Donut Dollies

During the Vietnam War, Red Cross workers provided services to U.S. military personnel and assisted Vietnamese refugees (1962-1974).  In 1962, the American Red Cross sent its first paid field staff to Vietnam to assist the growing number of servicemen at various bases and hospitals.  At the height of its involvement in 1968, 480 field directors, hospital personnel, and recreation assistants served throughout Southeast Asia.  Red Cross workers, who provided 1.9 million services to U.S. military personnel, shared the hardships and privations of war with the soldiers.  Five Red Cross staff members gave their lives, and many others were injured as they helped servicemen resolve personal problems or get home when emergency leave was granted due to death or serious illness in their immediate family. Continue reading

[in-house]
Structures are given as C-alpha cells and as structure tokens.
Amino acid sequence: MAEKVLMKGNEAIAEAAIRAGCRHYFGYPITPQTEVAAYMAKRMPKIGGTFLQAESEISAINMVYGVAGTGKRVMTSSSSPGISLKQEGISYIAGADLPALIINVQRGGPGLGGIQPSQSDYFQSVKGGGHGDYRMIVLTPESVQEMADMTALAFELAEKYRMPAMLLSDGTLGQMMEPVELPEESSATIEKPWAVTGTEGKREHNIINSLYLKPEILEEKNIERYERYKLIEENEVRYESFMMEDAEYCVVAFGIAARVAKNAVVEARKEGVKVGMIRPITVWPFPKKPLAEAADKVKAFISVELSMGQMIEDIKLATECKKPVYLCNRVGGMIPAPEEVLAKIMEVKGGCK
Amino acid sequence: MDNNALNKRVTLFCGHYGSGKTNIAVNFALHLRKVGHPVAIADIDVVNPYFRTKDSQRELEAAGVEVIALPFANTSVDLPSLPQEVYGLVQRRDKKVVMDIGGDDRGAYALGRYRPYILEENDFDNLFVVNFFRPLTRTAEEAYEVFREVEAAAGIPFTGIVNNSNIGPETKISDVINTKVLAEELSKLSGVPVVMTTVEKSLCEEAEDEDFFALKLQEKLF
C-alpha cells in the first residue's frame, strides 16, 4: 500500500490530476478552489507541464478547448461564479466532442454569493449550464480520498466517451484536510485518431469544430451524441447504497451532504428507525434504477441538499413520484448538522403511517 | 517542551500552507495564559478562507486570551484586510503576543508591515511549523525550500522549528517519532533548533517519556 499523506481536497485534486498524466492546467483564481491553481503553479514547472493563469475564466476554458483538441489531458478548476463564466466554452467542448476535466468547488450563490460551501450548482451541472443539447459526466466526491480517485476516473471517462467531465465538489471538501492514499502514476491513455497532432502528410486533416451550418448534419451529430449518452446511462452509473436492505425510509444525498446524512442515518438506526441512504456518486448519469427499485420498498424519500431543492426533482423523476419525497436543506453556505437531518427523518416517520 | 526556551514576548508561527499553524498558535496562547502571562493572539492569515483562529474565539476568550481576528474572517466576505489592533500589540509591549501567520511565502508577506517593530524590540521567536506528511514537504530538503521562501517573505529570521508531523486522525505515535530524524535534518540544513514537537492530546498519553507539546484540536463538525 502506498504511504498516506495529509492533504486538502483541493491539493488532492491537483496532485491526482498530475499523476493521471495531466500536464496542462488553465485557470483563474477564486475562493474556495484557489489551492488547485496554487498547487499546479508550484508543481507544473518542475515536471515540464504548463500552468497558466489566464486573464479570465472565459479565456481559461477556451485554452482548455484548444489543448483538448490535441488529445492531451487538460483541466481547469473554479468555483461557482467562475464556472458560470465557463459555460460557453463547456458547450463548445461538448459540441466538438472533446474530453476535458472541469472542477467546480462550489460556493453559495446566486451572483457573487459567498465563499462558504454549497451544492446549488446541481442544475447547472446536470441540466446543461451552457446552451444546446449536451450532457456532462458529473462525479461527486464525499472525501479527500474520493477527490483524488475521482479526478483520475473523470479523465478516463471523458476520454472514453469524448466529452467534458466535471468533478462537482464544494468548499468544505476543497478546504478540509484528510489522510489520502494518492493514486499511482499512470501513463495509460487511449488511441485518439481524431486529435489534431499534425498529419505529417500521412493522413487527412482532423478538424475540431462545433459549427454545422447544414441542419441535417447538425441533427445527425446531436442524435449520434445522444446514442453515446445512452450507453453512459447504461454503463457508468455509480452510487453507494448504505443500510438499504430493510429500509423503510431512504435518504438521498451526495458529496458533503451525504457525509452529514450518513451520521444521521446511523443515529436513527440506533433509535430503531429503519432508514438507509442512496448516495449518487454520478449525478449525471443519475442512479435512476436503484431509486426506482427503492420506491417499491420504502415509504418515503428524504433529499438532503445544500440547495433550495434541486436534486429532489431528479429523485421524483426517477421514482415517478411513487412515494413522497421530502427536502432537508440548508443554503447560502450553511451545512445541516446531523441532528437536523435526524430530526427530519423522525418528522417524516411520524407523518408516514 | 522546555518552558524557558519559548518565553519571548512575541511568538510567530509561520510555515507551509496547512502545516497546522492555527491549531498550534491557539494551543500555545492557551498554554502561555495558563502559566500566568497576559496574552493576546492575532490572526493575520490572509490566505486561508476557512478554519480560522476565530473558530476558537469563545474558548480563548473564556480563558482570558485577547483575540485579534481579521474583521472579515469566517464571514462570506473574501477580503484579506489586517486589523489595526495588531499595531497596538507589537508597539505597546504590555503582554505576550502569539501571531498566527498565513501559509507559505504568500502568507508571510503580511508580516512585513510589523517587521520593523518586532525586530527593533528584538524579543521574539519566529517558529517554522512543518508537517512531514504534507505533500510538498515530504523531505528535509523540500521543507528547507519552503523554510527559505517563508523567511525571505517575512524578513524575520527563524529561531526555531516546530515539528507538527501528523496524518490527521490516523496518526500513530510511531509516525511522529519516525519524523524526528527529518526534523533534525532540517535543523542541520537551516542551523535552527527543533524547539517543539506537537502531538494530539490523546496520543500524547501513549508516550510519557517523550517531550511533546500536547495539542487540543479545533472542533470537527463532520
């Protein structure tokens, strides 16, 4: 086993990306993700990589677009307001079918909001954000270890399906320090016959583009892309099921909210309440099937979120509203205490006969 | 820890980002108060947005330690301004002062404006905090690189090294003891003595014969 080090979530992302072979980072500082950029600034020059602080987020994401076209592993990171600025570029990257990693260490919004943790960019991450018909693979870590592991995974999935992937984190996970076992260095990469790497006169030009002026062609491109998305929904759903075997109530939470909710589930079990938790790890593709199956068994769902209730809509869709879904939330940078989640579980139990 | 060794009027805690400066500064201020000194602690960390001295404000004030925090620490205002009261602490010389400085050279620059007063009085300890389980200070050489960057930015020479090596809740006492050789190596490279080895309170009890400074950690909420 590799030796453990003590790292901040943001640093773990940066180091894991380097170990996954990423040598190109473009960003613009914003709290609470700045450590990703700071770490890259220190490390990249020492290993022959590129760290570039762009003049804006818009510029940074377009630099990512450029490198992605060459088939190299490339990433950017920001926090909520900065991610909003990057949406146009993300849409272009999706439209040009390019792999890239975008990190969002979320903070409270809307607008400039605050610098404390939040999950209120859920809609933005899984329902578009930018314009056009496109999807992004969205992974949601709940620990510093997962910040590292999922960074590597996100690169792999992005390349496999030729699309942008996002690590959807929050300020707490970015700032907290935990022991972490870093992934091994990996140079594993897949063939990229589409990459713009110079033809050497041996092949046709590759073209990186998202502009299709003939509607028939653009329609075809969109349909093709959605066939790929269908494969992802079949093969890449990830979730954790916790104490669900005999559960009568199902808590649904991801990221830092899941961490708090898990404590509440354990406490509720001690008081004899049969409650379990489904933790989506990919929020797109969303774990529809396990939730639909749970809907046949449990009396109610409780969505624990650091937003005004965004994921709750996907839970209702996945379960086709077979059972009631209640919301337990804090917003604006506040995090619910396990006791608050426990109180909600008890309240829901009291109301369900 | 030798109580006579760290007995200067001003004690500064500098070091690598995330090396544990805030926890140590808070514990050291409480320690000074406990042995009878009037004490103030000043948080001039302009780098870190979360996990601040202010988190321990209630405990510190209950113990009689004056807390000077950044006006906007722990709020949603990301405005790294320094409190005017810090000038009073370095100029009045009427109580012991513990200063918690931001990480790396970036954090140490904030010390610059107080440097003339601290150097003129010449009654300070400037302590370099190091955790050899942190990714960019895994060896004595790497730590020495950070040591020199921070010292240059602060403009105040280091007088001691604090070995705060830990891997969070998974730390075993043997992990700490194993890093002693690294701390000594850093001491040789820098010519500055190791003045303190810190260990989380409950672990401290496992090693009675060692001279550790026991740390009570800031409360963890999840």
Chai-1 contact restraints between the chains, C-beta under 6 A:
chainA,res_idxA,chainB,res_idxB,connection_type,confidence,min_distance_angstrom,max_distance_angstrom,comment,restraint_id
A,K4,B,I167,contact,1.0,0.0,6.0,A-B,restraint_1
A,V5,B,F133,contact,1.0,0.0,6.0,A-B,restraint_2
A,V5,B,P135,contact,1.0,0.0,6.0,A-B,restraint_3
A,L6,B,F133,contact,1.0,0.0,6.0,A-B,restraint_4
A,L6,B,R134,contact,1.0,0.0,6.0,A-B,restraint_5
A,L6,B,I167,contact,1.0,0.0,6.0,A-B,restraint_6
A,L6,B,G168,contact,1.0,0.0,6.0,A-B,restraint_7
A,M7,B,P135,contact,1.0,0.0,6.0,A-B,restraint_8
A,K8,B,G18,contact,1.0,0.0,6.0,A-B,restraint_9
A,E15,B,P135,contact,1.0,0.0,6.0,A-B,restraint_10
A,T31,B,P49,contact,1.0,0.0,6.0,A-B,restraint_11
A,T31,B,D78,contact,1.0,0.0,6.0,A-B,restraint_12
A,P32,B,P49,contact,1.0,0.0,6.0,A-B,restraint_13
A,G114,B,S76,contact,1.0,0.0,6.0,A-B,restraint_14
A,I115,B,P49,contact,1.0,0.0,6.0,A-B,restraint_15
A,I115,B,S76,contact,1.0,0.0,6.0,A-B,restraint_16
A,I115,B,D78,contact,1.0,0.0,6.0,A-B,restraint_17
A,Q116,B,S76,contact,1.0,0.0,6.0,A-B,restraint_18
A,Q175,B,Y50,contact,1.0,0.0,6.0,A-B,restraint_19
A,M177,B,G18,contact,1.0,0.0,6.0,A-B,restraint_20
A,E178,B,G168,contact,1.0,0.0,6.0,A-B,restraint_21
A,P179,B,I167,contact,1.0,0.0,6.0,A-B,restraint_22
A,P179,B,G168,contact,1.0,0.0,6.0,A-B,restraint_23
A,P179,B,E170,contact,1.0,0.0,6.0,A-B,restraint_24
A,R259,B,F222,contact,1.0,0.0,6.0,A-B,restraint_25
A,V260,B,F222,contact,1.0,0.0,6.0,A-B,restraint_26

Vietnam War Stories : Documentary

Vietnam War veterans recount their experiences and reflect on their memories of the conflict from five decades ago. For many service members, these experiences still feel like they happened yesterday.

This is not the story of the Vietnam War, but of the men and women who went to Southeast Asia to serve their country. In the voices of a few resonate the stories — each unique, each profound — of the three million who served, the ones who didn’t return and those who passed away before their stories could be told.